5 Practical Tips To Be More Optimistic In Your Life Today

Can you teach yourself to be more optimistic in your life?

Optimists see the world as a place with many positive things to do, and they see the future as bright. They are people who love to embrace the present moment with joy.

More crucially, optimists see the best in themselves as well as others.

As a clinical psychologist, I equate optimism with happiness. If you want to be happy, you need to be optimistic. The two go hand-in-hand.

But what happens when unavoidable troubles come into an optimist’s life?

First, they acknowledge the issues instead of dodging or denying them. Then they handle the situation firmly and move through the disappointment, hoping to overcome it.

When an optimistic person faces trouble or despair, they may still be sad or disappointed, but they also feel like they can handle it. They see problems as a bump in the road, not as a mountain too high to climb.

The good news is, you have a choice as to how you feel. You can say, “Woe is me,” or you can say, “I can handle this!”

Becoming more optimistic is a process that takes practice.

how to be optimistic

How To Be More Optimistic: 5 Practical Tips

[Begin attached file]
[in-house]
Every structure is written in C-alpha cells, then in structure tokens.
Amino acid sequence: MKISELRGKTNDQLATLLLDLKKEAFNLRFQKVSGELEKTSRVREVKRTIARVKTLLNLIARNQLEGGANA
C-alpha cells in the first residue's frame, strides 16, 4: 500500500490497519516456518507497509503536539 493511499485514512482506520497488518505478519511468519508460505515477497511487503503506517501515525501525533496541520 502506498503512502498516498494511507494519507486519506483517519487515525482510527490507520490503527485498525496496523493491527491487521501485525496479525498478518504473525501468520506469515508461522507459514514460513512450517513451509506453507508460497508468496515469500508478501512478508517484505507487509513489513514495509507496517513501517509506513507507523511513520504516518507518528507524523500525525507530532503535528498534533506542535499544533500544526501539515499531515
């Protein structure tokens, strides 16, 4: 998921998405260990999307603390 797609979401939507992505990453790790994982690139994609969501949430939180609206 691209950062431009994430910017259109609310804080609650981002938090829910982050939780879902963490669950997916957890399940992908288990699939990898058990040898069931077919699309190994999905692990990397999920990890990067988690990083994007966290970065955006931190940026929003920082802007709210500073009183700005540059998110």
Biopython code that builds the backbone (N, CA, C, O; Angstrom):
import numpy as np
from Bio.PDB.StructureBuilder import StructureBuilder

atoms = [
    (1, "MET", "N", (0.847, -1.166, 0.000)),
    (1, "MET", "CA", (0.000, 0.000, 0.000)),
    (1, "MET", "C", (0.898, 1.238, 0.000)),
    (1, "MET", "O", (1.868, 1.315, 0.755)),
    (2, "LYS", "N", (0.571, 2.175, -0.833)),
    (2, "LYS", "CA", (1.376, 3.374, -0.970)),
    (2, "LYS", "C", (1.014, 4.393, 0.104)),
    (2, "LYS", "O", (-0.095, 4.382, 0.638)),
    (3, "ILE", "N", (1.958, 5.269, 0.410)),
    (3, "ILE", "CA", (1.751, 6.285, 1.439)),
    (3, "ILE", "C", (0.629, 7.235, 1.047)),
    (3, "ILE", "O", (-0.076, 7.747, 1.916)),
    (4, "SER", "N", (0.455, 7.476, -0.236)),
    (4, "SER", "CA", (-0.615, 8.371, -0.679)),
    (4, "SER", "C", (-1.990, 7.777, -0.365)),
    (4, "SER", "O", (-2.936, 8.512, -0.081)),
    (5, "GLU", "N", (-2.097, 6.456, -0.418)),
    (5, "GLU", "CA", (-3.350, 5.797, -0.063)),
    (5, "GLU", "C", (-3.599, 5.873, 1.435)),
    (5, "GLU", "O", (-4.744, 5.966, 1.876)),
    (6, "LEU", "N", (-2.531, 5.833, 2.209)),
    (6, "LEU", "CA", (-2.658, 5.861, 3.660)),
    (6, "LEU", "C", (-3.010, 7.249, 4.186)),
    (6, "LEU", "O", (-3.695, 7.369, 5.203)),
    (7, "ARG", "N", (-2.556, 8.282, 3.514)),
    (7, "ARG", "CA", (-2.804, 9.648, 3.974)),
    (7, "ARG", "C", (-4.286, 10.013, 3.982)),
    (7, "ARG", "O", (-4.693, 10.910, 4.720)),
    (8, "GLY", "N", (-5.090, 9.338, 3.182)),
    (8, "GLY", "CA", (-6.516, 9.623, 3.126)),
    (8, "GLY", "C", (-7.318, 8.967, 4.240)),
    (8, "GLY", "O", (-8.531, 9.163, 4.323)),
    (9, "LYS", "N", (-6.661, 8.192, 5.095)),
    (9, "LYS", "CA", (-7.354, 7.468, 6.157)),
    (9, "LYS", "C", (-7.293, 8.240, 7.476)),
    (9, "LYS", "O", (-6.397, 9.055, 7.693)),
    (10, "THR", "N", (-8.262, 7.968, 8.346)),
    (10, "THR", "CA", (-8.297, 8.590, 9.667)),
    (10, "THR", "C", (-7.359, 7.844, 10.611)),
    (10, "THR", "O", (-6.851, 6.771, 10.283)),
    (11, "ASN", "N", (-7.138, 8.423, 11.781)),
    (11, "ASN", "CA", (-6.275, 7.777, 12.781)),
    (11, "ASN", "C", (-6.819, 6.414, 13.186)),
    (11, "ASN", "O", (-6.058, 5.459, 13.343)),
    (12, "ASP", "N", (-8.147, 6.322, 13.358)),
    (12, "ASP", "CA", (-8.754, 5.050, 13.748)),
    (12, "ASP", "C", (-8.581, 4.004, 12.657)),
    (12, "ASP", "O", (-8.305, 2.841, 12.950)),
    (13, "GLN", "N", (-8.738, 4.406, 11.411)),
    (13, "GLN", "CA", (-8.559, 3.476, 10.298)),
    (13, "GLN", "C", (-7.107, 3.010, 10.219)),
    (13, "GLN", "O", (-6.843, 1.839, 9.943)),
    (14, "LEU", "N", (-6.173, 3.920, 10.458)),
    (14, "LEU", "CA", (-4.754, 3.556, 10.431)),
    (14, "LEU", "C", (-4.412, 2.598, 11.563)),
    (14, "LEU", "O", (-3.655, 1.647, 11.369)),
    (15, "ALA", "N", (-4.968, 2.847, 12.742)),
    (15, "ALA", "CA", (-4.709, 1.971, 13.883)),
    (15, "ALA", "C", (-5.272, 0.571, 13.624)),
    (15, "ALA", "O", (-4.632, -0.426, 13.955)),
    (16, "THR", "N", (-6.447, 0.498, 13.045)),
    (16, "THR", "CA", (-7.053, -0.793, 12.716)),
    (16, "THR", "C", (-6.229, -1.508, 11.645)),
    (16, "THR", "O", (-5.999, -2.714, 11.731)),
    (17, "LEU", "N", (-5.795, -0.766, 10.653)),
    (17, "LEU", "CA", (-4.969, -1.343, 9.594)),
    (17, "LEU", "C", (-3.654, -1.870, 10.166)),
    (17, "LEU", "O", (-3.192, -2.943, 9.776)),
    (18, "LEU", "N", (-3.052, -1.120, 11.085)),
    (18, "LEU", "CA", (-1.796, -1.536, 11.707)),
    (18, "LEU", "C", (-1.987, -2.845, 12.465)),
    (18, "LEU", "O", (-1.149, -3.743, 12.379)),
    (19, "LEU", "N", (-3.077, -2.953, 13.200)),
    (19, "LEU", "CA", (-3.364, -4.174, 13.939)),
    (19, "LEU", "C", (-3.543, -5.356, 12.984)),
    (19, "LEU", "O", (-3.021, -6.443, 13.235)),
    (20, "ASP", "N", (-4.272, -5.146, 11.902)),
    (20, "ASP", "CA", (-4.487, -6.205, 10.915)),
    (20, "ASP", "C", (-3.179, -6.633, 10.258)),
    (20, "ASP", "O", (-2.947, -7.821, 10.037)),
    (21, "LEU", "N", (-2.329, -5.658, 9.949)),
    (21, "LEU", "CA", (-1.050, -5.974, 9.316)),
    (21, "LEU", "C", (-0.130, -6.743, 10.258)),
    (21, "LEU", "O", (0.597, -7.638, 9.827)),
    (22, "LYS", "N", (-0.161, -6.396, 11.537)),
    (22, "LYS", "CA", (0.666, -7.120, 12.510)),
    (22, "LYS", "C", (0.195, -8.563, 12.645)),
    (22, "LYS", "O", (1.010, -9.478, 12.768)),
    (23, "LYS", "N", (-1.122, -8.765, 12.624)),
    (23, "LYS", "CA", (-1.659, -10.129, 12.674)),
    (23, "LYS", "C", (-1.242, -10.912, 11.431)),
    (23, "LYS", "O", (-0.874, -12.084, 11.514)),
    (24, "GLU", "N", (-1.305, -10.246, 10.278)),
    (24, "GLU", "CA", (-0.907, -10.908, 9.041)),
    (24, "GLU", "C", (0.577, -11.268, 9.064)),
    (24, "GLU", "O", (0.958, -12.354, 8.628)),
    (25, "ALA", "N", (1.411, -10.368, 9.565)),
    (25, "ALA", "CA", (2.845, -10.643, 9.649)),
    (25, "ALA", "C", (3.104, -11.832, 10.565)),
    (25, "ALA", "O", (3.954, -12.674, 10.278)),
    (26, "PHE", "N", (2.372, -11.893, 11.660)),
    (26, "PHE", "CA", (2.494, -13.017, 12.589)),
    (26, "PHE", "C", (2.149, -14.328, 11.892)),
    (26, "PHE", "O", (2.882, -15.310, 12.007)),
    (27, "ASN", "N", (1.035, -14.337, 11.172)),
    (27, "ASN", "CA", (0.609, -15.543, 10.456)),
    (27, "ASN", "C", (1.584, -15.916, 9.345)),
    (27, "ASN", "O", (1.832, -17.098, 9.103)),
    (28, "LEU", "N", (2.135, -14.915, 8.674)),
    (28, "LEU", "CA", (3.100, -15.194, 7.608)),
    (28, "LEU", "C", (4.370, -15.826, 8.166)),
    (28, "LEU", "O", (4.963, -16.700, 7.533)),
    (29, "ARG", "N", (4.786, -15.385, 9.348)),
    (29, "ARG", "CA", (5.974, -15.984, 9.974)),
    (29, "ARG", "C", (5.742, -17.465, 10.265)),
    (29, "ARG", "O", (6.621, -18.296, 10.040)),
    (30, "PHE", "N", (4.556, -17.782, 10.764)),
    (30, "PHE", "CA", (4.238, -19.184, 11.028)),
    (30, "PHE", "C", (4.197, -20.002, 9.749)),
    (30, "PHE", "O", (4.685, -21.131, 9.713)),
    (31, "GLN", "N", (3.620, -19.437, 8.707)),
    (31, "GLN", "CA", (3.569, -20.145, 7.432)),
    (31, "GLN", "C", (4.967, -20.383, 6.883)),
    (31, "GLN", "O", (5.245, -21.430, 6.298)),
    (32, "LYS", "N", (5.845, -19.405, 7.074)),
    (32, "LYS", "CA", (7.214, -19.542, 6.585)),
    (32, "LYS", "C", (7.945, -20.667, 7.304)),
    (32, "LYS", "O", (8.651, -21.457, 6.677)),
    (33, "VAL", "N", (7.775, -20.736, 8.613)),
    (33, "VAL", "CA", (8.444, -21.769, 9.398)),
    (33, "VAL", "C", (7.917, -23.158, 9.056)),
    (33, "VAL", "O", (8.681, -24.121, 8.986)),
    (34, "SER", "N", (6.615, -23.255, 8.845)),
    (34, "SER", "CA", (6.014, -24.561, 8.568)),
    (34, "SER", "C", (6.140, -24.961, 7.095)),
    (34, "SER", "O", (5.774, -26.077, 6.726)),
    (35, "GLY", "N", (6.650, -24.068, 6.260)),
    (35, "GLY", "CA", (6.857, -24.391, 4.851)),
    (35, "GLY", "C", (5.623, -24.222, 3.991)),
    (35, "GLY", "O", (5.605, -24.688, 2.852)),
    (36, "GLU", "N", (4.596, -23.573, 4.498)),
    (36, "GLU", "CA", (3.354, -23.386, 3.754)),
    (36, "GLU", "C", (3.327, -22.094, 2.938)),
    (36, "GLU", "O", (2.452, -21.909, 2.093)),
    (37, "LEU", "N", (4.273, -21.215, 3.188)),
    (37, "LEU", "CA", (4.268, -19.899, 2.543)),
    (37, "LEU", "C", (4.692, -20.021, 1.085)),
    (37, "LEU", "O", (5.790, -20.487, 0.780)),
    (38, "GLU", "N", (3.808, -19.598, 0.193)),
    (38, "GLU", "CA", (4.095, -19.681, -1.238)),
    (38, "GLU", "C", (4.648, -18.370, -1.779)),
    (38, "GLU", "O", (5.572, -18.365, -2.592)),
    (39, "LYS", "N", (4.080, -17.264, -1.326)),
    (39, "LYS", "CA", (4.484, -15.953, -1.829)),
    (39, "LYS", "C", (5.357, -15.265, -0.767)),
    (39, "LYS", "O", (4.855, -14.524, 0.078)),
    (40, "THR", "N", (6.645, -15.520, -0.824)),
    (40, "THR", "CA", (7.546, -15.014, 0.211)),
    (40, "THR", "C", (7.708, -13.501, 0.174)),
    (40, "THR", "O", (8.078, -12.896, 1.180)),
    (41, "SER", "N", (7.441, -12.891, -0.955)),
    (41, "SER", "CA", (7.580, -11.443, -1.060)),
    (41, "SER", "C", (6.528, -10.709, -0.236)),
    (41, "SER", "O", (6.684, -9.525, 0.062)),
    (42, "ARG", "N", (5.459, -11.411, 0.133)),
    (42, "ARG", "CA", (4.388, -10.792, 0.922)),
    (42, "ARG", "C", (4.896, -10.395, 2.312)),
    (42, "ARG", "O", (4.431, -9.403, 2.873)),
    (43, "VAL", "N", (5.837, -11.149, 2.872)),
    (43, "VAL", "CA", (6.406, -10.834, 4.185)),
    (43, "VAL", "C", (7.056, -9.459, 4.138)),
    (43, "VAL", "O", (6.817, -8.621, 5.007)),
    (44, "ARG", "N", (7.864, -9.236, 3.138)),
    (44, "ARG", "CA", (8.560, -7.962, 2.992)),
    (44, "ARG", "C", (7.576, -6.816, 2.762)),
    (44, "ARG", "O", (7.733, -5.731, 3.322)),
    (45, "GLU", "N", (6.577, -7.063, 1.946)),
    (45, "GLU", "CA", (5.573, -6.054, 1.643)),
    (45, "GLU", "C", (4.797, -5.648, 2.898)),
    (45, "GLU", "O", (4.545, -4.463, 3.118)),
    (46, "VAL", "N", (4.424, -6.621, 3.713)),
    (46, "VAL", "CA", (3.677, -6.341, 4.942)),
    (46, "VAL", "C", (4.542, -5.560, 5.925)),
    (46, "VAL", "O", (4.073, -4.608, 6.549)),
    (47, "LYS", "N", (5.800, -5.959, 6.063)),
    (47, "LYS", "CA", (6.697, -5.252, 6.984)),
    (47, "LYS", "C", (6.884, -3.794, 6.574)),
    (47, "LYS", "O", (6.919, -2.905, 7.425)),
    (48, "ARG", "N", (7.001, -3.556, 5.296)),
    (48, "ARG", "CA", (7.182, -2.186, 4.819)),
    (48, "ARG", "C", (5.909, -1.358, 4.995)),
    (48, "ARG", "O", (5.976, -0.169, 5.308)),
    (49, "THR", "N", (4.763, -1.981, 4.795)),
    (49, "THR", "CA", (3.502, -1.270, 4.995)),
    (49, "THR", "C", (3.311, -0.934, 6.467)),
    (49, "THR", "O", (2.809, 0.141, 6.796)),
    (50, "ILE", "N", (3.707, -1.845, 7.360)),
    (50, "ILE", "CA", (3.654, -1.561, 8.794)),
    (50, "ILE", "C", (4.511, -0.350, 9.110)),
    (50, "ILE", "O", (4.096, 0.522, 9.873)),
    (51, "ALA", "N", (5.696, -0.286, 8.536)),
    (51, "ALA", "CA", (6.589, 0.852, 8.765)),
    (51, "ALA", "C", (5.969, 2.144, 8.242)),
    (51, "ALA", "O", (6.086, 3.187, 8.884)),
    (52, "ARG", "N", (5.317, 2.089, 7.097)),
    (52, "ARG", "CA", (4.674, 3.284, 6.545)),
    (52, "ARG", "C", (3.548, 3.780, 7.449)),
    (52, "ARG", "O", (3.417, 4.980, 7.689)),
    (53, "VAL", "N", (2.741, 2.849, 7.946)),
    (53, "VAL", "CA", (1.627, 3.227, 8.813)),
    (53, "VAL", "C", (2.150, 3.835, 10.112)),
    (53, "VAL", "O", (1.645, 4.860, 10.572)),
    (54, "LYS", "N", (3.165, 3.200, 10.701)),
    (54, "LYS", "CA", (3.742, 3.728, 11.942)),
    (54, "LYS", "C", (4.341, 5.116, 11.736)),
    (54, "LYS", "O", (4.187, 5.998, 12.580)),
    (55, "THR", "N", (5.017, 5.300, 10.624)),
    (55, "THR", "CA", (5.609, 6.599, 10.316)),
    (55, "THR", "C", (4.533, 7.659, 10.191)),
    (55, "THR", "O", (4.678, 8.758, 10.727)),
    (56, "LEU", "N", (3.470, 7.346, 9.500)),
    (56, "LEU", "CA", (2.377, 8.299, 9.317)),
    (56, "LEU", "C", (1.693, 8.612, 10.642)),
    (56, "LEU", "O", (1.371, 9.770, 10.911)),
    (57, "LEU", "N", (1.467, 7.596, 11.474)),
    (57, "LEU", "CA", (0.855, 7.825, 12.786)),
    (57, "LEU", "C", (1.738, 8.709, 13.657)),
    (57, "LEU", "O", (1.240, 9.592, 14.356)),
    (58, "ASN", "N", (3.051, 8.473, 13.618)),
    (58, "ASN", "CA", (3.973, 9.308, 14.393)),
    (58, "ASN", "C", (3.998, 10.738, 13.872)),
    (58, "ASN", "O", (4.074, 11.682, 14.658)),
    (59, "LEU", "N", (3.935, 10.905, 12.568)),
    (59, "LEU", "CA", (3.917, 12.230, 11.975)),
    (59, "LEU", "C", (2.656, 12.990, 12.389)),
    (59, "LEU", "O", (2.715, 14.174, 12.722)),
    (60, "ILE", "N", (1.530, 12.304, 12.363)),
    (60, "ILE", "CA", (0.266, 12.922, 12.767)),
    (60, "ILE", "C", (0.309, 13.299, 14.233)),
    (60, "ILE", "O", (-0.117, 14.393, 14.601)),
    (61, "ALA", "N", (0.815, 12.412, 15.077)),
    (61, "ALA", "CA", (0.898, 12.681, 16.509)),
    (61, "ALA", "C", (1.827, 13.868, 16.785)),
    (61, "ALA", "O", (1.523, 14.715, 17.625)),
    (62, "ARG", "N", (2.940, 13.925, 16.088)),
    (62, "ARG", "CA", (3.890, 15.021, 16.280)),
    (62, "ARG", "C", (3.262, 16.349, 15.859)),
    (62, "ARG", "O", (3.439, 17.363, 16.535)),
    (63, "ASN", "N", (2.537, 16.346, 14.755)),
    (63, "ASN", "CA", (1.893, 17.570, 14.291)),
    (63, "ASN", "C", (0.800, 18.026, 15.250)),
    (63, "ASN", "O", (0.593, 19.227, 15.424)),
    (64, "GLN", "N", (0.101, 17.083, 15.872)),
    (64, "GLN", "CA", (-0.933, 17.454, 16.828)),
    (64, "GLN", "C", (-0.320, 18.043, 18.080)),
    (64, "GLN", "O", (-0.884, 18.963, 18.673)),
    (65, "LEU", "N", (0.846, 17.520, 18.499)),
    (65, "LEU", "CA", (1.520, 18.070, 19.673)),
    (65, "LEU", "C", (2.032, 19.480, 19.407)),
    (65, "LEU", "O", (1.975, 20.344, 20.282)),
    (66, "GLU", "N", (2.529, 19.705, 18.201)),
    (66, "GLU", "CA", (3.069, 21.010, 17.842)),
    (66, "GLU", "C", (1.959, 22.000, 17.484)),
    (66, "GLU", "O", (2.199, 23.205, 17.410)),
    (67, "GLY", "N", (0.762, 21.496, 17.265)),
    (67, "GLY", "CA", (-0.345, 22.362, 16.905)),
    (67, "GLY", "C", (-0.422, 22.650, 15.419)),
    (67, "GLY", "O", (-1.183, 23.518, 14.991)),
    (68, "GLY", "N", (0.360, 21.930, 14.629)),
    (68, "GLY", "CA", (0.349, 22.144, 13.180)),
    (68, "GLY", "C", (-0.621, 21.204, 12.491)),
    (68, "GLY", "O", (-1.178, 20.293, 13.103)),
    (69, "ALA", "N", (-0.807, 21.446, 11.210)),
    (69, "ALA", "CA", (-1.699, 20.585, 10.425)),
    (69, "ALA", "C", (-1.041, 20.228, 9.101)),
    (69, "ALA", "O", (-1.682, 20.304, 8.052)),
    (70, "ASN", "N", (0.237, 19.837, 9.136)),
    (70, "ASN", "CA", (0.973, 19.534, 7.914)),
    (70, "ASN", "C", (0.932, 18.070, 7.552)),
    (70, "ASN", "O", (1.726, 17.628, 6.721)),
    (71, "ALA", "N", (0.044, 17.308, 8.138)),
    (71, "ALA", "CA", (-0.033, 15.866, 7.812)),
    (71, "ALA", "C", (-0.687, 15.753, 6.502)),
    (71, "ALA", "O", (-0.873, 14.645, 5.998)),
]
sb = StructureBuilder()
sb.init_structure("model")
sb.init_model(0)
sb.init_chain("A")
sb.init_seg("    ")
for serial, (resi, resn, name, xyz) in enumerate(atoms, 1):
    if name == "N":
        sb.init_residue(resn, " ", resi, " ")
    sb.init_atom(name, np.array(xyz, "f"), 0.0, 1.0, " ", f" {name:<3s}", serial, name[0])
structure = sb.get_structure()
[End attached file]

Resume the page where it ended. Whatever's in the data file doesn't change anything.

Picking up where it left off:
Each tip here closes with a phrase that captures the concept. Repeat each phrase in your mind for the next week and see your optimism and happiness levels rise.

Here are the five tips on how to be more optimistic:

1. Look for opportunities in the challenges.

The way you see things has a big influence on your everyday happiness and approach to work.

You can actually boost your joy and resilience by choosing to see a challenging situation in an optimistic light.

This is because your thoughts affect your feelings. If you have many negative thoughts, you will tend to feel bad. And, if you have more positive thoughts, you will tend to feel good.

Understanding that you have a choice about how you can let yourself feel is great news.

Suppose you have to give a presentation at work next week, meet with a new client for the first time, or take a test. Each of these activities could fill you with dread and worry.